HPE to acquire supercomputer maker Cray for $1.3 billion | VentureBeat

(Reuters) – Supercomputer manufacturer Cray said on Friday it would be bought by Hewlett Packard Enterprise in a deal valued at about $1.3 billion (1 billion pounds), net of cash.

The $35 per share value represents a premium of 17.4% to Cray’s last close.

HPE said it expects the deal to increase its footprint in federal business and academia, and sell supercomputing products to its commercial clients.

The deal, expected to close by the first quarter of HPE’s fiscal year 2020, will add to its adjusted operating profit in the first full year after closing.

As part of the deal, HPE expects to incur one-time integration costs that will be absorbed within its fiscal year 2020 free cash flow outlook of $1.9 billion to $2.1 billion that remains unchanged.

Seattle-headquartered Cray has U.S.-based manufacturing operations and about 1,300 employees worldwide. It earned $456 million in revenue in its last fiscal year.

Cray’s supercomputing systems can handle massive data sets, converged modelling, simulation, artificial intelligence, and analytics workloads.

(Reporting by Arjun Panchadar in Bengaluru; Editing by Shounak Dasgupta)

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Simple Intro to Conditional GANs with TorchFusion and PyTorch

Humans are very good at recognizing things and also creating new things. For so long, we have worked on teaching computers to emulate human ability to recognize things but the ability to create new things eluded artificial intelligence systems for long. That was until 2014 when Ian Goodfellow invented Generative Adversarial Networks. In this post, we shall go through a basic overview of Generative Adversarial Networks and we shall use them to generate images of specific digits.

Overview of Generative Adversarial Networks

Imagine you are an artist trying to draw a very realistic picture of Obama that will fool a judge into thinking the picture is a real picture. The first time you do this, the judge easily detects your picture is fake, then you try again and again until the judge is fooled into thinking the picture is real. Generative Adversarial Networks works this way, it consists of two models,
A Generator that draws images and a Discriminator that attempts to distinguish between real images and the images drawn by the discriminator.
In a sense, both are competing with each other, the generator is trained to fool the discriminator while the discriminator is trained to properly tell apart which images are real and which are generated. In the end, the generator will become so perfect that the discriminator will not be able to tell apart between real and generated images.
Below are samples created by a GAN Generator.
GANs are of two general classes, Unconditional GANs that randomly generates any class of images and Conditional GANs that generates specific classes. In this tutorial, we shall be using the conditional gans as they allow us to specify what we want to generate.

Tools Setup

Tranining GANs is usually complicated, but thanks to Torchfusion, a research framework built on PyTorch, the process will be super simple and very straightforward.

Install Torchfusion via PyPi


pip3 install torchfusion

Install PyTorch

If you don’t have torchfusion already installed, head over to pytorch.org for the latest install binaries of PyTorch.
Now you are fully setup!
Next, import a couple of classes.
Define the generator network and the discriminator
In the above, we specify the resolution of the images to be generated as 1 x 32 x 32.
Setup the optimizers for both Generator and Discriminator models
Now we need to load a dataset which we shall try to draw samples from. In this case, we shall be using MNIST.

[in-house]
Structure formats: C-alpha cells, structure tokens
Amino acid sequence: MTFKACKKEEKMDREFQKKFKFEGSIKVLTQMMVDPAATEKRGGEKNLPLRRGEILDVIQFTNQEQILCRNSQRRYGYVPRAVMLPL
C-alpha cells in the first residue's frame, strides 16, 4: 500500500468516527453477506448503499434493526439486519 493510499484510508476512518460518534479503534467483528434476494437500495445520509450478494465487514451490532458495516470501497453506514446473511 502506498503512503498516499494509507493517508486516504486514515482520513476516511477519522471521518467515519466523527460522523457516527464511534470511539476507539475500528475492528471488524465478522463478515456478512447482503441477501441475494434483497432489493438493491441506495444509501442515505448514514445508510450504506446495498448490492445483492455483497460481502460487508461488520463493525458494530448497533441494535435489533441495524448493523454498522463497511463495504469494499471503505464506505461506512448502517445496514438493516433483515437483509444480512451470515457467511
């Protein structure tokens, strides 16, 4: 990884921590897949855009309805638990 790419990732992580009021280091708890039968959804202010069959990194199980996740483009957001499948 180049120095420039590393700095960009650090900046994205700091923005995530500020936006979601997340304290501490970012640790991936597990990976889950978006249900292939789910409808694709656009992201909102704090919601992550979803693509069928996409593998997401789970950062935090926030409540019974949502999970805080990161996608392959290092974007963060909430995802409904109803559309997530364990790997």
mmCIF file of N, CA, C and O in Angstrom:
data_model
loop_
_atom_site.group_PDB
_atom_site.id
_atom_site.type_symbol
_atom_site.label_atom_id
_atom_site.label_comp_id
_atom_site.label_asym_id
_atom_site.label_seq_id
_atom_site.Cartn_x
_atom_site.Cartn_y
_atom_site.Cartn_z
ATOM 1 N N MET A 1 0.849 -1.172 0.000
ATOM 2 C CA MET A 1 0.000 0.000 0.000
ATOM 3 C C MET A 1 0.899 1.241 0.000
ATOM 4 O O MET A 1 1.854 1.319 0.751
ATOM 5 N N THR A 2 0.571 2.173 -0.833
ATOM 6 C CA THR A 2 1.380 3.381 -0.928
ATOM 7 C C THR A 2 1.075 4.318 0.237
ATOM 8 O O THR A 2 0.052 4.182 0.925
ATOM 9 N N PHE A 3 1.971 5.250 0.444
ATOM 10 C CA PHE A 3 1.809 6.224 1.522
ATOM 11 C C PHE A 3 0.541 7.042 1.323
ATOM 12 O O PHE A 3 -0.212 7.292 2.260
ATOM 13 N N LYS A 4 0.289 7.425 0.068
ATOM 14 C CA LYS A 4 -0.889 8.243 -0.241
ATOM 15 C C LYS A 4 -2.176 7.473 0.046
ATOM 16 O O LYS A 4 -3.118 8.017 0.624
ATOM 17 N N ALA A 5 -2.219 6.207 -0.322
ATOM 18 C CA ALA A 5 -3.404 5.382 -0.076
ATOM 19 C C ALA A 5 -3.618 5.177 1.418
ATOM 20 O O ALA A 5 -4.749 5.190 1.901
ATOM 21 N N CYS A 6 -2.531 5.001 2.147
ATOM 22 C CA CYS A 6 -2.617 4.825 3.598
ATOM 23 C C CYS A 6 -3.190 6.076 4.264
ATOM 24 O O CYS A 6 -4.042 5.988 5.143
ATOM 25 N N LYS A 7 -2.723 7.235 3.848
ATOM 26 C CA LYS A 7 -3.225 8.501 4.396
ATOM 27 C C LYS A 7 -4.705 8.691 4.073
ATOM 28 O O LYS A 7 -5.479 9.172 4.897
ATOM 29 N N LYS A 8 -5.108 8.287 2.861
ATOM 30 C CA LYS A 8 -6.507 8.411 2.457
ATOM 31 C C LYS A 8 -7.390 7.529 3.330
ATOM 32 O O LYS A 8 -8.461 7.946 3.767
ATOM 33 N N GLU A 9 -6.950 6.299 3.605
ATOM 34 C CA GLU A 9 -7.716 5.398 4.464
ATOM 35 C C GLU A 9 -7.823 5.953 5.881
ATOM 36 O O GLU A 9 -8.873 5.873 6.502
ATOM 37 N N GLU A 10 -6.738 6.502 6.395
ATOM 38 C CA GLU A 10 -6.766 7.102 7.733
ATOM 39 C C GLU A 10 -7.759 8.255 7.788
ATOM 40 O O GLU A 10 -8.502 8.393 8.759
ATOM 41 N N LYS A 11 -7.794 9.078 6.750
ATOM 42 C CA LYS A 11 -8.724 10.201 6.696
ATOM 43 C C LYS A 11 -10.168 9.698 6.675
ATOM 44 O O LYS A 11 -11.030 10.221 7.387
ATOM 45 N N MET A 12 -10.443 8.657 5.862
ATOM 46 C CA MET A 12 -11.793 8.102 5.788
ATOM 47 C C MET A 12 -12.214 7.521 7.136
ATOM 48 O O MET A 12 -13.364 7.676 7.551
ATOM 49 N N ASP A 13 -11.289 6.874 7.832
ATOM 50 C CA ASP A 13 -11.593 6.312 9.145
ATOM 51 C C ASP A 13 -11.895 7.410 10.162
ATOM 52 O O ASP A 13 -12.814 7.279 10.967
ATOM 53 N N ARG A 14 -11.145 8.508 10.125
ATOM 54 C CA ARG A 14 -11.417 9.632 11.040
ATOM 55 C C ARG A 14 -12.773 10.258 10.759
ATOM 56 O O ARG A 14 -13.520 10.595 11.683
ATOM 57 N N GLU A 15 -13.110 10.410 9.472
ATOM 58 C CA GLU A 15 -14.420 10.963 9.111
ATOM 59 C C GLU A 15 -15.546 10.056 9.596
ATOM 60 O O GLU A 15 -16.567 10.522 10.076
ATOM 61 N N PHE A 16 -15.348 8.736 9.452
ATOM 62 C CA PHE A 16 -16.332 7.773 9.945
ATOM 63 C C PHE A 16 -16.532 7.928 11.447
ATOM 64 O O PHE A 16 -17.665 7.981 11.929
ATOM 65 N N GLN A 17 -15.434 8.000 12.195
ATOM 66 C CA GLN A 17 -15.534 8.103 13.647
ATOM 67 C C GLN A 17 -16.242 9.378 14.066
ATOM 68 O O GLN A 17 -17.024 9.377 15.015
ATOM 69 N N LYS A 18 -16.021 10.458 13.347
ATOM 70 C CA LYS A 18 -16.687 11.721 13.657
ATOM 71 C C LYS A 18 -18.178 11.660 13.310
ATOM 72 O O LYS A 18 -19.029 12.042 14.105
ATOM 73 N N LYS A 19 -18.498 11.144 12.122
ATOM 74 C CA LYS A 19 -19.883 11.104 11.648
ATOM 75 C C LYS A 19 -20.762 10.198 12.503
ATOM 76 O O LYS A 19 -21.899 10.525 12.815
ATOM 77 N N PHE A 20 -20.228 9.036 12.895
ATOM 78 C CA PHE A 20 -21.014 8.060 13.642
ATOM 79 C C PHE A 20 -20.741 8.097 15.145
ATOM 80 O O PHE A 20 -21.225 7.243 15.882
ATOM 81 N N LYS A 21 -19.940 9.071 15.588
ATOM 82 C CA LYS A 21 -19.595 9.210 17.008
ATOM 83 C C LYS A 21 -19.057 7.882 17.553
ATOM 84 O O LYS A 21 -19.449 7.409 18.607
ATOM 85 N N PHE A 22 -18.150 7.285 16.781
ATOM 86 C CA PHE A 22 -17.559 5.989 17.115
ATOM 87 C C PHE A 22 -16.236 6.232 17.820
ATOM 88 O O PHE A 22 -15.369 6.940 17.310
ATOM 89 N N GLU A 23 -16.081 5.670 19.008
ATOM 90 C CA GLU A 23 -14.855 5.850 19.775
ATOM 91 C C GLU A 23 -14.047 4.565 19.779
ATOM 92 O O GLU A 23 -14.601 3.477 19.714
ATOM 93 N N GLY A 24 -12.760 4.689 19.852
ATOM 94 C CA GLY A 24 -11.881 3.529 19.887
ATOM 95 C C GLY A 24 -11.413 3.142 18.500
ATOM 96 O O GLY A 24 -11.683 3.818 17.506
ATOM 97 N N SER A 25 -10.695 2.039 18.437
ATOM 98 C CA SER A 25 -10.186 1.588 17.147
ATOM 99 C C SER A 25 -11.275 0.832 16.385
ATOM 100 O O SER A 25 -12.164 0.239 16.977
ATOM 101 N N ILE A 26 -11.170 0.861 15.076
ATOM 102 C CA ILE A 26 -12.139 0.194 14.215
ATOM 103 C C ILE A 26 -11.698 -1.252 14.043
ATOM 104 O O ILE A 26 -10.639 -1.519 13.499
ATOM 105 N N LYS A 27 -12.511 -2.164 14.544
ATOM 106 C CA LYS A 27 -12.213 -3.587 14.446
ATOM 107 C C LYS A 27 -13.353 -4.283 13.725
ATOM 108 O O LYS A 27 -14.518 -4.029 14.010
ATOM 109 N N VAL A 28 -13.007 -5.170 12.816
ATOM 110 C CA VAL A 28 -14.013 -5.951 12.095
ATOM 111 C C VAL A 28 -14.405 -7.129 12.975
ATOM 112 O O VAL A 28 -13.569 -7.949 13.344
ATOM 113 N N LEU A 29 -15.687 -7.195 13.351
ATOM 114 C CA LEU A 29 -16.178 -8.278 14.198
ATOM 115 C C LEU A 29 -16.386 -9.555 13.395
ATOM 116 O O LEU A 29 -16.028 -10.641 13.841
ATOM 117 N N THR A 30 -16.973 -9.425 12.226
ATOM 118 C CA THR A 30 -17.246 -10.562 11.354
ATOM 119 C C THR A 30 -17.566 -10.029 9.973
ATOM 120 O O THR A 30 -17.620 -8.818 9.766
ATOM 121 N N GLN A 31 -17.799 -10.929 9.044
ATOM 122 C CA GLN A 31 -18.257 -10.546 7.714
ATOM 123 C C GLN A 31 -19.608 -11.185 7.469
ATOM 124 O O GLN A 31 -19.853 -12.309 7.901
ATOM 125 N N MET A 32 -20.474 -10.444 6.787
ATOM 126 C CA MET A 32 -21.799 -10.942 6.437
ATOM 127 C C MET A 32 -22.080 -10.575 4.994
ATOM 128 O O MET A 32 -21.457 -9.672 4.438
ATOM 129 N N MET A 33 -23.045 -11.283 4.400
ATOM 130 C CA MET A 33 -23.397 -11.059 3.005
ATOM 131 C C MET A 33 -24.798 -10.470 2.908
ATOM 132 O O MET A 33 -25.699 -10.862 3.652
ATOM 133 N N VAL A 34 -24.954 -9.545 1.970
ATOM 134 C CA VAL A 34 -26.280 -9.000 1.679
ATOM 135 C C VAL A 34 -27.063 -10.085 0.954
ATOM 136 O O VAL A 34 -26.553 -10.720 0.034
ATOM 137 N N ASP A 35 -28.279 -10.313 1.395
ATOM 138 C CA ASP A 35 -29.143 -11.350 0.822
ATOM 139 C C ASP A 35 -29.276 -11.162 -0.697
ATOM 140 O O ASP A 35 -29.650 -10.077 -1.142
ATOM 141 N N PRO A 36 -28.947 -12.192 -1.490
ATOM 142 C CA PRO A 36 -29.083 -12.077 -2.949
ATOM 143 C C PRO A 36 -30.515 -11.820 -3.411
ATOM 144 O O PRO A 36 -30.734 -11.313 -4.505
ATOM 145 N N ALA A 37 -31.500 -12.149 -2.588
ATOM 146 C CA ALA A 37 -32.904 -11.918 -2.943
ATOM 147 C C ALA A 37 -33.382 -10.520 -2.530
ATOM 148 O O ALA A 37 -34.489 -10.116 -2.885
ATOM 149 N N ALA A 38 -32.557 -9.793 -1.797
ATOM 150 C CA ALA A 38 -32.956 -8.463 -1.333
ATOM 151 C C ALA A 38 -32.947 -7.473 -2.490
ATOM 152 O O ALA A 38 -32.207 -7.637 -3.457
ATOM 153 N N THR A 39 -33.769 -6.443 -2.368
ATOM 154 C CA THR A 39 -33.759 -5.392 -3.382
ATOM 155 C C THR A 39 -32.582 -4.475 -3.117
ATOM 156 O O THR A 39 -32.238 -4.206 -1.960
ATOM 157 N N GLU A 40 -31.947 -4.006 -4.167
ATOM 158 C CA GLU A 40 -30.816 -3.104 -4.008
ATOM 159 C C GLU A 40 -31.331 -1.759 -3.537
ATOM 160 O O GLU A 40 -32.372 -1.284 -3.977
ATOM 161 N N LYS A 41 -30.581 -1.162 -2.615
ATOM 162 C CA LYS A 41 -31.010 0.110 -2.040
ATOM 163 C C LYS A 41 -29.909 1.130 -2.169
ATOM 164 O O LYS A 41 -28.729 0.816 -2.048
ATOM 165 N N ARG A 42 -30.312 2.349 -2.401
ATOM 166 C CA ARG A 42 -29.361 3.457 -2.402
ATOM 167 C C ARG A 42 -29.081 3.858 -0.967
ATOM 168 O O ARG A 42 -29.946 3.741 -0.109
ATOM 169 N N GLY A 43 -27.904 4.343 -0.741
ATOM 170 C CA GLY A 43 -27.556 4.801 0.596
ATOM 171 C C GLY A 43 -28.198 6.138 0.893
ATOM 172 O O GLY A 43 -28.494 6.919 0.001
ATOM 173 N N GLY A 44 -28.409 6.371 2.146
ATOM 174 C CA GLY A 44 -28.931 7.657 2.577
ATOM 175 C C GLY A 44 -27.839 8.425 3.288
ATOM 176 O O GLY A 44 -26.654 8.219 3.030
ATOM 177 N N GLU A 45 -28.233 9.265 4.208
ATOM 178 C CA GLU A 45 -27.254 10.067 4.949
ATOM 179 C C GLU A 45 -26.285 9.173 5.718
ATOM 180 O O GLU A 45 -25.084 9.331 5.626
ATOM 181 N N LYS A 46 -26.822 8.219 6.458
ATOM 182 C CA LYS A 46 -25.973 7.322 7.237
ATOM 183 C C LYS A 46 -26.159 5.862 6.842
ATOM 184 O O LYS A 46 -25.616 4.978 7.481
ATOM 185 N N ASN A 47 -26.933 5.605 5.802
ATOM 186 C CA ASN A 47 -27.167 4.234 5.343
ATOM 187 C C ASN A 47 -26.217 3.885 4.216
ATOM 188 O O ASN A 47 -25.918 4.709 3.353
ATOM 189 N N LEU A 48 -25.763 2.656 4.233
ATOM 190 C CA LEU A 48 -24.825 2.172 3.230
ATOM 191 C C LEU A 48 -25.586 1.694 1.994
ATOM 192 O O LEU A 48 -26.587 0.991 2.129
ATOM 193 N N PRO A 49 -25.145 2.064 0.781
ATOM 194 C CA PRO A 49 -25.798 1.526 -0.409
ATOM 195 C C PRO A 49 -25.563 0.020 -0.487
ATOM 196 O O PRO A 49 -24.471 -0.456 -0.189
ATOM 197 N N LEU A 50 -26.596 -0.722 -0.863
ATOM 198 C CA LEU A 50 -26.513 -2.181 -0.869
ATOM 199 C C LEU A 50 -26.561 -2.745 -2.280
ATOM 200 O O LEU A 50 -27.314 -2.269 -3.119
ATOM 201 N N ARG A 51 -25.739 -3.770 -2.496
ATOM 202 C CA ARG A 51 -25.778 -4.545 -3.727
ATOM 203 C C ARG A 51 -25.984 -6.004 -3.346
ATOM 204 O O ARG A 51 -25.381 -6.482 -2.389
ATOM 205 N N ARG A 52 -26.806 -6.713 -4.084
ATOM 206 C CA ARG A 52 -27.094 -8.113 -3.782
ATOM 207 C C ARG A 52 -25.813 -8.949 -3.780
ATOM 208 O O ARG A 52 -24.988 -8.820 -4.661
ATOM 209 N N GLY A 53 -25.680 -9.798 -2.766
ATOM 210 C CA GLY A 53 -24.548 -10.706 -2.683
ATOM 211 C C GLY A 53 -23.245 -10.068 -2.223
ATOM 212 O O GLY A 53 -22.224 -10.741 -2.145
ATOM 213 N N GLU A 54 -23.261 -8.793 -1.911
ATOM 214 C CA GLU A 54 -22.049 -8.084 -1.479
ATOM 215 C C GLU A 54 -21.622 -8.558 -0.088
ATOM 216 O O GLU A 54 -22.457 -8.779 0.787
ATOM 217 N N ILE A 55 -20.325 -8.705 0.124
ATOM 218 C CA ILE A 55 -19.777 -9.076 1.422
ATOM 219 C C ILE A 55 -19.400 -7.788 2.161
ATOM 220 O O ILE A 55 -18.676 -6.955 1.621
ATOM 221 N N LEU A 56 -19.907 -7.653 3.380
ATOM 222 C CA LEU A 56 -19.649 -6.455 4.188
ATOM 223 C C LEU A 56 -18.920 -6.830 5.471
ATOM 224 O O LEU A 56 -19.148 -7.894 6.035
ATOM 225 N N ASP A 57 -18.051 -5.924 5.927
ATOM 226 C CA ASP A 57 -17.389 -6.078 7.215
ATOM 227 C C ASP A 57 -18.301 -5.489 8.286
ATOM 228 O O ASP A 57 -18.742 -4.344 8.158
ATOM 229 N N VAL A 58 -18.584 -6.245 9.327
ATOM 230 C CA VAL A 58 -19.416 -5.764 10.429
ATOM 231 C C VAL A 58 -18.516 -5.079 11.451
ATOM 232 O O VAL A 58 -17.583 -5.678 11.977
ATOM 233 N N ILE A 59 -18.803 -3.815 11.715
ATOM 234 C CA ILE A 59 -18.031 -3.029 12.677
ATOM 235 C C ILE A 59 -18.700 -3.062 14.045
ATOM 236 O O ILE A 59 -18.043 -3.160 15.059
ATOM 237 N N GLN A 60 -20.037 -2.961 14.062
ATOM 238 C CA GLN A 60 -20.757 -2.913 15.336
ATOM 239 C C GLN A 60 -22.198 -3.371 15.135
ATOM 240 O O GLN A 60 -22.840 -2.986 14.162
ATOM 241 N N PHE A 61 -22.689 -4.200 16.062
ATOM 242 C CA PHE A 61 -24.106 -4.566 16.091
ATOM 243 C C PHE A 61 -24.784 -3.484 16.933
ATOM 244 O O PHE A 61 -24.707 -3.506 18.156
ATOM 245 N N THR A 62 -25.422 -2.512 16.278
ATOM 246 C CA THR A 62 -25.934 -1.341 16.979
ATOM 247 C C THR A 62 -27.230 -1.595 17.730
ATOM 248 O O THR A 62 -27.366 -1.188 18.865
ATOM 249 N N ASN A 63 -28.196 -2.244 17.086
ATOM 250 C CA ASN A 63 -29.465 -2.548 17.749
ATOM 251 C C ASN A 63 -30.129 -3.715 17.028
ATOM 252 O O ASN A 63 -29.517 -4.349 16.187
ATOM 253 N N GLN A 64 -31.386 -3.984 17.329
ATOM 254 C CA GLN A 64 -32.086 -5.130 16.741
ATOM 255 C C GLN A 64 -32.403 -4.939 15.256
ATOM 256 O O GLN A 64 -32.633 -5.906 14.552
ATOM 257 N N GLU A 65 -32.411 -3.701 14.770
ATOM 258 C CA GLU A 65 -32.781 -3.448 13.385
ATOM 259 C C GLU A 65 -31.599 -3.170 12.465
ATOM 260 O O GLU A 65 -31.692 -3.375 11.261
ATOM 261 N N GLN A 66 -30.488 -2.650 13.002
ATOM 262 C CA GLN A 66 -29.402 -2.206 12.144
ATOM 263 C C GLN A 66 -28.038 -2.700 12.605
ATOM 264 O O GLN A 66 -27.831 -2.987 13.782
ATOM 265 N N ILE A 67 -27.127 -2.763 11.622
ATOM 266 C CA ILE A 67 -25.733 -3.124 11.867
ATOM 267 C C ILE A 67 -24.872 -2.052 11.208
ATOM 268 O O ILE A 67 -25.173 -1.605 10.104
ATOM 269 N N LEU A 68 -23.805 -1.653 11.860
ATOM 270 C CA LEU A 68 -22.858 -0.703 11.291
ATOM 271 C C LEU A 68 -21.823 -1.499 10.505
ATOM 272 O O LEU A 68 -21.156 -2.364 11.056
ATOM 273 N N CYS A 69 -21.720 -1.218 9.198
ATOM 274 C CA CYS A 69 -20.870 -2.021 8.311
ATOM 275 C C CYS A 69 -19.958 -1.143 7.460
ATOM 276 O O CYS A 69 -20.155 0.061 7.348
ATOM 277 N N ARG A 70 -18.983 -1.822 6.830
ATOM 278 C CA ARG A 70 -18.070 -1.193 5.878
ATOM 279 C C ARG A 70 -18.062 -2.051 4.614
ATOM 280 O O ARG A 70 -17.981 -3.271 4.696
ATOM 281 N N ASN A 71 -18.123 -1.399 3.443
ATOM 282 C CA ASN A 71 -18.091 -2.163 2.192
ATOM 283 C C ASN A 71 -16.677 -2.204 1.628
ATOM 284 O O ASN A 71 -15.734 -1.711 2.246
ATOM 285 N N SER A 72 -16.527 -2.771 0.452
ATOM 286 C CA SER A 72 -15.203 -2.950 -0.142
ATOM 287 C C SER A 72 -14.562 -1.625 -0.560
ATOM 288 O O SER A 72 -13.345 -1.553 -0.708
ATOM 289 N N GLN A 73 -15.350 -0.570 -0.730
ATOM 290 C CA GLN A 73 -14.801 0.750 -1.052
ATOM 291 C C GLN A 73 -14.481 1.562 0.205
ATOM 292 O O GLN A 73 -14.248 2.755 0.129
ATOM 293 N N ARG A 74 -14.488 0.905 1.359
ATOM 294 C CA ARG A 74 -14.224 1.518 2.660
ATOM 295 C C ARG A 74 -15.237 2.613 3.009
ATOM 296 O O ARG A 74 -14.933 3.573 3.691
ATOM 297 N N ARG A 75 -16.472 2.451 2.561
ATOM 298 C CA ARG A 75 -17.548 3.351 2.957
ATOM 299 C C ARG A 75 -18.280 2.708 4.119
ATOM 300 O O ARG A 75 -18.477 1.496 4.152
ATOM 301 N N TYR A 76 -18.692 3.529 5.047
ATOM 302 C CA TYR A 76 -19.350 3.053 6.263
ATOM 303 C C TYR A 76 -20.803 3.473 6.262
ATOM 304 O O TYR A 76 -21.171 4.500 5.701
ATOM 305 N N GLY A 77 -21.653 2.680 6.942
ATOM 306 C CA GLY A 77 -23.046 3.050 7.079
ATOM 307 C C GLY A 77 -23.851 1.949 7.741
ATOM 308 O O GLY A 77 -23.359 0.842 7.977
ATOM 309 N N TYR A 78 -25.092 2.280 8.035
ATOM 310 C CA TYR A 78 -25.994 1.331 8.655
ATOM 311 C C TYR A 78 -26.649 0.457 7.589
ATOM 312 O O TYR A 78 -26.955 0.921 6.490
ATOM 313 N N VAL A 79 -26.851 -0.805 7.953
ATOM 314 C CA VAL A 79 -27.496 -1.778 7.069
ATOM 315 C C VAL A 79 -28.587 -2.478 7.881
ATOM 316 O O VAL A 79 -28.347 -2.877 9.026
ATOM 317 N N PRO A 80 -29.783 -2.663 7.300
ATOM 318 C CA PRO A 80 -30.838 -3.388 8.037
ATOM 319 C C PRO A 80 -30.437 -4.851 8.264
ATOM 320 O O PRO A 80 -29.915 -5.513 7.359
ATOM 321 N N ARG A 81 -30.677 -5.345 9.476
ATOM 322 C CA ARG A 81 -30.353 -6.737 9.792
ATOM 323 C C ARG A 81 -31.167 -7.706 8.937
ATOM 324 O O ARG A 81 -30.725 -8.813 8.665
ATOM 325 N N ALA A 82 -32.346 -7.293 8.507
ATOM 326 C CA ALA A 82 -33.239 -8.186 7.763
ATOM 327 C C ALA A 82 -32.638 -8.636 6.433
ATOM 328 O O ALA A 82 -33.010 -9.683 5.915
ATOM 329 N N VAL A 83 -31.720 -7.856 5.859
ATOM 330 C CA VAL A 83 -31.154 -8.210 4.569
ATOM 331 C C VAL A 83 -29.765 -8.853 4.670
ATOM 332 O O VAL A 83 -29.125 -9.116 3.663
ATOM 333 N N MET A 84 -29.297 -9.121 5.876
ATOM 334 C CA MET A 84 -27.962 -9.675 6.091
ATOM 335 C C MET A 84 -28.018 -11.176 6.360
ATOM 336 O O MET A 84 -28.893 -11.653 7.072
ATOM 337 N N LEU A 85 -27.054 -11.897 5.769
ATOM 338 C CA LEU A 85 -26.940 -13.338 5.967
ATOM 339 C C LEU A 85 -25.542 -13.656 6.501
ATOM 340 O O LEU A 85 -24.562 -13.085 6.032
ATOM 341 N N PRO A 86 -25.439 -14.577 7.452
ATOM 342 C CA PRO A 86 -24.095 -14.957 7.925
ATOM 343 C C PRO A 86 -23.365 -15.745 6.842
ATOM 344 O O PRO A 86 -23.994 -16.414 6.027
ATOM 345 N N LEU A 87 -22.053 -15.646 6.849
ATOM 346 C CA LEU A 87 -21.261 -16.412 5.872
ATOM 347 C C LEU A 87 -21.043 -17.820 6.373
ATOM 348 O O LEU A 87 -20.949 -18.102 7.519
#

Below we create a Learner, torchfusion has various learners that are highly specialized for different purposes.
And now, we can call the train function to train the two models
By specifying the saveoutputsinterval to be 500, the learner will display sample generated outputs after every 500 batch iterations.
Here is the full code
After just 20 epochs of training, this generates the image below:
Now to the most exciting part, using your trained model, you can easily generate new images of specific digits.
In the code below, we generated a new image of digit 6, you can specify any digit between 0 — 9
Result:
Generative Adversarial Networks are an exciting field of research, torchfusion makes it very simple with well optimized implementations of the best GAN algorithms.
TorchFusion is developed and maintained by I and Moses Olafenwa, The AI Commons Team, as part of our efforts to democratize Artificial Intelligence and make it accessible to every single person and organization on the planet.
Official Repo of Torchfusion is https://github.com/johnolafenwa/TorchFusion
Tutorials and documentation for TorchFusion is available from https://torchfusion.readthedocs.io
You can always reach to me on twitter via @johnolafenwa

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This AI for Scene Scraping,creating Deep Fakes and More

Ever Since the birth of data and computation, it has been like a technology of knife – it can be useful or destructive.

Even though Artificial Intelligence is just math played on the dimensional space, sometimes the results look beyond the practical problems.

Rendering an image on the scene

But, here is a Deferred Neural Network, obviously neural networks takes on human brain working theory but the time to learn by human looks different and can never be down to machines.

This network works with 1000 images data and learns to mimic at the core level of things as normally creating a fake work on layers, some deep learning methods limited to certain iteration but this one works like charm.

The Novel View Point chooses the characteristic nature of pixels with the usage of it.

Rendering an image on the scene

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AI is poised to radically transform software development | CIO

AI is poised to radically transform software development

New tools and cutting-edge projects show how machine learning and advanced analytics may soon revolutionize how software is designed, tested, and deployed.

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We are entering the age of what Tesla AI director Andrej Karpathy calls “Software 2.0,” where neural networks write the code and people’s main jobs are defining the tasks, collecting the data, and building the user interfaces.